Combining Chart Parsing and Finite State

See discussions, stats, and author profiles for this publication at: https://www.researchgate.net/publication/221470493

Combining Chart-Parsing and Finite State
Parsing.
Conference Paper · January 1999
Source: DBLP

CITATIONS

READS

8

14

3 authors:
Koldo Gojenola

Izaskun Aldezabal

75 PUBLICATIONS 404 CITATIONS

42 PUBLICATIONS 228 CITATIONS

Universidad del País Vasco / Euskal Herriko Uni…

SEE PROFILE

Universidad del País Vasco / Euskal Herriko Uni…

SEE PROFILE

Maite Oronoz

Universidad del País Vasco / Euskal Herriko Uni…
55 PUBLICATIONS 245 CITATIONS
SEE PROFILE

Some of the authors of this publication are also working on these related projects:
PROSA - MED: Advanced semantic textual processing for the detection of diagnostic codes, procedures,
concepts and their relationships in health records View project

All content following this page was uploaded by Koldo Gojenola on 04 July 2014.
The user has requested enhancement of the downloaded file.

Pro
eedings
of the

ESSLLI Student Session
1999
Amalia Todiras
u (editor)

ii

0.1.

1

INTRODUCTION

Combining Chart-Parsing and Finite State
Parsing
I. Aldezabal, K. Gojenola, M. Oronoz
Informatika Fakultatea, 649 P. K. Euskal Herriko Unibertsitatea,
20080 Donostia (Euskal Herria)
E-mail: jipgogaksi.ehu.es

Abstra
t
This paper presents the development of a parsing system that
ombines a uni
ation-based partial
hart-parser
with nite state te
hnology. It is being applied to Basque, an agglutinative language. In a rst phase, a
uni
ation grammar is applied to ea
h senten
e, giving a
hart as a result. The grammar is partial and gives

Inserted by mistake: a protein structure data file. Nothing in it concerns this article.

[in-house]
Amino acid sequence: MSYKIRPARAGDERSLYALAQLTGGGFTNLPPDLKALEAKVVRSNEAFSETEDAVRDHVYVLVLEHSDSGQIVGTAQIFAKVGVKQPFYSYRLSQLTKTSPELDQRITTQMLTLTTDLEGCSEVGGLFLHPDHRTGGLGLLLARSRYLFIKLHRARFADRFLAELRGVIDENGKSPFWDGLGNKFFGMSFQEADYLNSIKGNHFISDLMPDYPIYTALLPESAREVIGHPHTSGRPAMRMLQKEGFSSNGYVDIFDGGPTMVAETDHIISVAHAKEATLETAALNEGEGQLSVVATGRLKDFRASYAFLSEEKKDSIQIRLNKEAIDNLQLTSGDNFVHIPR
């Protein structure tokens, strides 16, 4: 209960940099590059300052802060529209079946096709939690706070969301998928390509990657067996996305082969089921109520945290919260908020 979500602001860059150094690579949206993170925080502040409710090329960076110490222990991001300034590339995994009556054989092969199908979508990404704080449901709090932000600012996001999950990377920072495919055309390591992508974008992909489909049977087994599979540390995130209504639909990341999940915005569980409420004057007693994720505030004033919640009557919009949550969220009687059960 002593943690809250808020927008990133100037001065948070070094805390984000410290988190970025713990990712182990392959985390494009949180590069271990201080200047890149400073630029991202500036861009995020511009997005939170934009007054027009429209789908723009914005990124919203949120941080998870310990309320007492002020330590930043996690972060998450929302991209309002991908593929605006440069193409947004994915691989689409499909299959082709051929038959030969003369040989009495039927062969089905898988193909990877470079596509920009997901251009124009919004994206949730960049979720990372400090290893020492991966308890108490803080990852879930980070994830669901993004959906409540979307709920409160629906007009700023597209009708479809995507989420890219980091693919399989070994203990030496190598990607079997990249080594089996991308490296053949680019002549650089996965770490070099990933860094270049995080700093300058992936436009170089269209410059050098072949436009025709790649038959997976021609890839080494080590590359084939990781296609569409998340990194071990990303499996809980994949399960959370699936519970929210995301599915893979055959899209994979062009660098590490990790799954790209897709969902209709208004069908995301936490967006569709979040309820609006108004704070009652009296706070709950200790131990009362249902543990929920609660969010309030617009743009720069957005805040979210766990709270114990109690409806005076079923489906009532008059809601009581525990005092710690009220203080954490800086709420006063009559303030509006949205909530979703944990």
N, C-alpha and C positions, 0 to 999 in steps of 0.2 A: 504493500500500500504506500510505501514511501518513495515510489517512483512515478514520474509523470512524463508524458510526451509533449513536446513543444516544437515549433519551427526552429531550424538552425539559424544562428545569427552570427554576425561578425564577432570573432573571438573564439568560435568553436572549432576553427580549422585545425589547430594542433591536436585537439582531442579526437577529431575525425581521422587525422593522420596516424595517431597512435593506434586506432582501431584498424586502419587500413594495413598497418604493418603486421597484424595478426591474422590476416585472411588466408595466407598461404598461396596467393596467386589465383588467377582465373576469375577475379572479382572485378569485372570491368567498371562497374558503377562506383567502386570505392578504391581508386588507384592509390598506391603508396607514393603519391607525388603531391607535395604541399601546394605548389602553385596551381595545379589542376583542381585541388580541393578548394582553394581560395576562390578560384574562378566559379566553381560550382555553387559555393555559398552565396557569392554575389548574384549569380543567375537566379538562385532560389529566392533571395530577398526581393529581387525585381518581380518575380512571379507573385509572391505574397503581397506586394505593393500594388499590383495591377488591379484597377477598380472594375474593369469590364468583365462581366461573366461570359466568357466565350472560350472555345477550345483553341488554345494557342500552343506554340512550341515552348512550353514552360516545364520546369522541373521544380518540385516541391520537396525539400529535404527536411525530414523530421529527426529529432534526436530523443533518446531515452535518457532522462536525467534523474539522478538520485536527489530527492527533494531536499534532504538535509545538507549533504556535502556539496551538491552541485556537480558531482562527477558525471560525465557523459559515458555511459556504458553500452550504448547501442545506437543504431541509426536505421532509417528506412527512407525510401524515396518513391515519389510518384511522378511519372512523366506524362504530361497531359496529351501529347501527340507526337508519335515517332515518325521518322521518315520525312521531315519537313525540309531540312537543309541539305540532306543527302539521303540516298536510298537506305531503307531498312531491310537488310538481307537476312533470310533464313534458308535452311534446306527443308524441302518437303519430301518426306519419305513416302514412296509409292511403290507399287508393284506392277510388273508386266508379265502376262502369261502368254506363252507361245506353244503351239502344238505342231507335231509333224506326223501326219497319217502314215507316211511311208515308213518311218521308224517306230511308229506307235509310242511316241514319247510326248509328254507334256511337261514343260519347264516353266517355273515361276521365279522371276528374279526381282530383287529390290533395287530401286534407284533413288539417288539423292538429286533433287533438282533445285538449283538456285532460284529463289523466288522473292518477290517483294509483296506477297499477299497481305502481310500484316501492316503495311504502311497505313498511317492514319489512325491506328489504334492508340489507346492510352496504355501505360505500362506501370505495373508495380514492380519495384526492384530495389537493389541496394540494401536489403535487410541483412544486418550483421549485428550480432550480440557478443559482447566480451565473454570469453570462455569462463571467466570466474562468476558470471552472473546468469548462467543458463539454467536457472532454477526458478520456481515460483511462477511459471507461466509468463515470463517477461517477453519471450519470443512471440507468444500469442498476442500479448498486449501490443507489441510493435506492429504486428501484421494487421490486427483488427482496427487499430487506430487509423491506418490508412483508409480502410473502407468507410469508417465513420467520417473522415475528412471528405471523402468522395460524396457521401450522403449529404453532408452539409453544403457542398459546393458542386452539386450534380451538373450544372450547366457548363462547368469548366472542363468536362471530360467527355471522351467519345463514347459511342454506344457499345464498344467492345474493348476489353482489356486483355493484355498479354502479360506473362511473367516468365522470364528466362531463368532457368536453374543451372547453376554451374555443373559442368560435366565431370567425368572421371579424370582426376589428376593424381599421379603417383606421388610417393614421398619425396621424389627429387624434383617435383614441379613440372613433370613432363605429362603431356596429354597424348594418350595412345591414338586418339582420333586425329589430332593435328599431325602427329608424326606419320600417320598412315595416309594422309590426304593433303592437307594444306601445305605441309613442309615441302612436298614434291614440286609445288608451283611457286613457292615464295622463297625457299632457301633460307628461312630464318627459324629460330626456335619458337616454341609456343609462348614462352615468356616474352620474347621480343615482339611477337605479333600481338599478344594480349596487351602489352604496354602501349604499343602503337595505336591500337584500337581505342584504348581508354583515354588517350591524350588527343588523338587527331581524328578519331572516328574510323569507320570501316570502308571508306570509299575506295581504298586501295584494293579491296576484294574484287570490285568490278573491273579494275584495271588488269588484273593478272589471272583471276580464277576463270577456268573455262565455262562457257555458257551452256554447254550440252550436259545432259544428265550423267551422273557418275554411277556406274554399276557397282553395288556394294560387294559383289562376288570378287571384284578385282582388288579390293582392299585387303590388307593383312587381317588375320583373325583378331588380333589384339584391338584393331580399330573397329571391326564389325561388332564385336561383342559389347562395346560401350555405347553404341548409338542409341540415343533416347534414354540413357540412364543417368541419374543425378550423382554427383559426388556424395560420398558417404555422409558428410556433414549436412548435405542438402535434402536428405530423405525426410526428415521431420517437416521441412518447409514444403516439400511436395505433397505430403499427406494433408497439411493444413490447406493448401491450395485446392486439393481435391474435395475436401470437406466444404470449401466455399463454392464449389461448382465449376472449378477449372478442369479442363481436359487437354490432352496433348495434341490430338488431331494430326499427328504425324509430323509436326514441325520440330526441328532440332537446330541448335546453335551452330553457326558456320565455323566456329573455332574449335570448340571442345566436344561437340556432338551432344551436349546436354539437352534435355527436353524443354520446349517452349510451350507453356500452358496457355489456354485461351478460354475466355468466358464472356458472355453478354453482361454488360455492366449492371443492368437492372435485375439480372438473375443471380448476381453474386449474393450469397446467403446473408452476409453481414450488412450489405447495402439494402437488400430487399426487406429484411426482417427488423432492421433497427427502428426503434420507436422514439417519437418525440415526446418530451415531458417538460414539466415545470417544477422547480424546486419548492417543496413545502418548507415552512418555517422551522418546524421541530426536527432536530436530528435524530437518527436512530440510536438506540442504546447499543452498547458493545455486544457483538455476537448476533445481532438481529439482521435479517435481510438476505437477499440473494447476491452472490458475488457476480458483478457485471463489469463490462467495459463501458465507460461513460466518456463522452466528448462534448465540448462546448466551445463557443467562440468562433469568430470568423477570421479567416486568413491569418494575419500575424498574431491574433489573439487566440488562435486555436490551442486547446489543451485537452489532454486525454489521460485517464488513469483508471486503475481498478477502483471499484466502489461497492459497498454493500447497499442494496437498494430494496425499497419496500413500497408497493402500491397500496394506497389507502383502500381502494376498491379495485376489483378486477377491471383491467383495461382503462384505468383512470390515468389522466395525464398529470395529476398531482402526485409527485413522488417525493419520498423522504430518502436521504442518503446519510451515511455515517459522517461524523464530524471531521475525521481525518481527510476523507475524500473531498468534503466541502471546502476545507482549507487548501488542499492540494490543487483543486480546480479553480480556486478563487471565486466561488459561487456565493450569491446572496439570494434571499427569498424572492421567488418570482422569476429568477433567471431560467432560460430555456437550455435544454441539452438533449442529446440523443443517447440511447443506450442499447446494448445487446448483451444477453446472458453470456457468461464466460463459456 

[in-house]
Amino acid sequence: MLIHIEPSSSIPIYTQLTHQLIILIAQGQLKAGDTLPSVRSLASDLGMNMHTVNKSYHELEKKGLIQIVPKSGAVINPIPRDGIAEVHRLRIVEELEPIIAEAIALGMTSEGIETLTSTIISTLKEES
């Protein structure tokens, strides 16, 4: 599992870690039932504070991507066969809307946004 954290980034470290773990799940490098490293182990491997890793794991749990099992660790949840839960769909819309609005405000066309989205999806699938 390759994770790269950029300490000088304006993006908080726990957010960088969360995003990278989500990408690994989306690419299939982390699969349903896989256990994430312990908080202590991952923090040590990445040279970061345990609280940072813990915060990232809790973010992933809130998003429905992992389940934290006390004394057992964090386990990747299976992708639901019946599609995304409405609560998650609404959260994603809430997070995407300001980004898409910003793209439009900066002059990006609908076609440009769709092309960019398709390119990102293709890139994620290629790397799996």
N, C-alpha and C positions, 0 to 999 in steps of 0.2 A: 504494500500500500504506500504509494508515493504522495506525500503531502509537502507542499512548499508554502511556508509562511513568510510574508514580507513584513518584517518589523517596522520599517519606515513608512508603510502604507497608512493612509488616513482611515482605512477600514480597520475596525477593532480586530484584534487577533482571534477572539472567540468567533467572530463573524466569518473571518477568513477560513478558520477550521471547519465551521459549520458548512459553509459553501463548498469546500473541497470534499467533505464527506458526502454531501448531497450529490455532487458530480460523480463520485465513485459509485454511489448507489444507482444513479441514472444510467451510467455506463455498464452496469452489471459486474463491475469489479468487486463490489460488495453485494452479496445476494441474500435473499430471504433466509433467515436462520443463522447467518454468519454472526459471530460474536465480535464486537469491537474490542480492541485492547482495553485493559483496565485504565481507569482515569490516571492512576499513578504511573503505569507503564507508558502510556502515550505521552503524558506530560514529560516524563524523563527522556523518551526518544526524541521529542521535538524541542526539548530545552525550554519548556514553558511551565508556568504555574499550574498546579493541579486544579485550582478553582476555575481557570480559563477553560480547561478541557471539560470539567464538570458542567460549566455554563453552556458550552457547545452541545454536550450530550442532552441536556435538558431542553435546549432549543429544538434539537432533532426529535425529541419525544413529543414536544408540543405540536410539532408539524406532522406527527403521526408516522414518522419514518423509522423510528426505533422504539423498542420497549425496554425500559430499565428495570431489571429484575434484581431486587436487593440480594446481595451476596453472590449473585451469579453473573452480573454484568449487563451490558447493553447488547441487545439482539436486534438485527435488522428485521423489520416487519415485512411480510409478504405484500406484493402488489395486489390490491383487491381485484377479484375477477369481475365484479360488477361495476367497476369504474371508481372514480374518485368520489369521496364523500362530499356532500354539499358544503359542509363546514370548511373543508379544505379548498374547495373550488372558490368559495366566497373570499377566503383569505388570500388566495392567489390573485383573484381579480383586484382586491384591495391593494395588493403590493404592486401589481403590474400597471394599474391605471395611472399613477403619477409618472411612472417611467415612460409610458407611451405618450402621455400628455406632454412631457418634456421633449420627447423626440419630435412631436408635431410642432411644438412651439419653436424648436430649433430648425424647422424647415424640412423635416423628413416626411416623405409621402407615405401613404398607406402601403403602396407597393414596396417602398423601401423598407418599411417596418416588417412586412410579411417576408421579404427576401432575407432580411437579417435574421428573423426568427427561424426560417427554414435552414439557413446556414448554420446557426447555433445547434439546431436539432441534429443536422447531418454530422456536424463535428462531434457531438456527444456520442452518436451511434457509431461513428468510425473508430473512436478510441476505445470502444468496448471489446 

a good
overage of the main elements of the senten
e, but the output is ambiguous. After that, the resulting
hart is treated as an automaton to whi
h nite state disambiguation
onstraints and lters
an be applied to
hoose the best single analysis. The system has been tested on two di erent appli
ations: the a
quisition of
sub
ategorization information for verbs, and the dete
tion of synta
ti
errors.

0.1

Introdu
tion

This paper presents a proje
t for the development of a parsing system that
ombines a uni
ation-based partial
hart-parser with nite state te
hnology. The system is being applied to Basque, an agglutinative language, with
free order among senten
e
omponents.
In a rst phase, a uni
ation grammar is applied to ea
h senten
e, giving
a
hart as a result. The grammar is partial but gives a
omplete
overage
of the main elements of the senten
e, su
h as noun phrases, prepositional
phrases, sentential
omplements and simple senten
es. It
an be seen as a
shallow parser [2, 3℄ that
an be used for subsequent pro
essing. However, it
ontains both morphologi
al an synta
ti
ambiguities, giving a huge number
of di erent interpretations per senten
e.
After that, the resulting
hart is treated as an automaton to whi
h nite state disambiguation
onstraints and lters
an be applied, so that
unwanted readings or information
an be dis
arded or parts of a senten
e
an be
hosen, depending on the appli
ation. The system has been tested on
two di erent appli
ations: the extra
tion of sub
ategorization information
for a given verb, and the dete
tion of synta
ti
errors.
In this manner, we
ombine
onstru
tive and redu
tionisti
approa
hes
to parsing: in a rst phase the uni
ation-grammar obtains synta
ti
units,
usually with many di erent interpretations, while in a se
ond phase the
analyses are restri
ted a

ording to the
ontext and the kind of appli
ation.
The remainder of this paper is organized as follows. In Se
tion 2 we
present a des
ription of the
hart-parser. Se
tion 3 des
ribes the nite state
parser and its
ombination with the
hart. Se
tion 4 spe
i es the appli
ations of the system, and shows some preliminary results.

2
0.2

The
hart parser

0.2.1

Previous work

The system relies on di erent wide-
overage tools that have been developed
for Basque:
 The Lexi
al Database for Basque [4℄. It is a large repository of lexi
al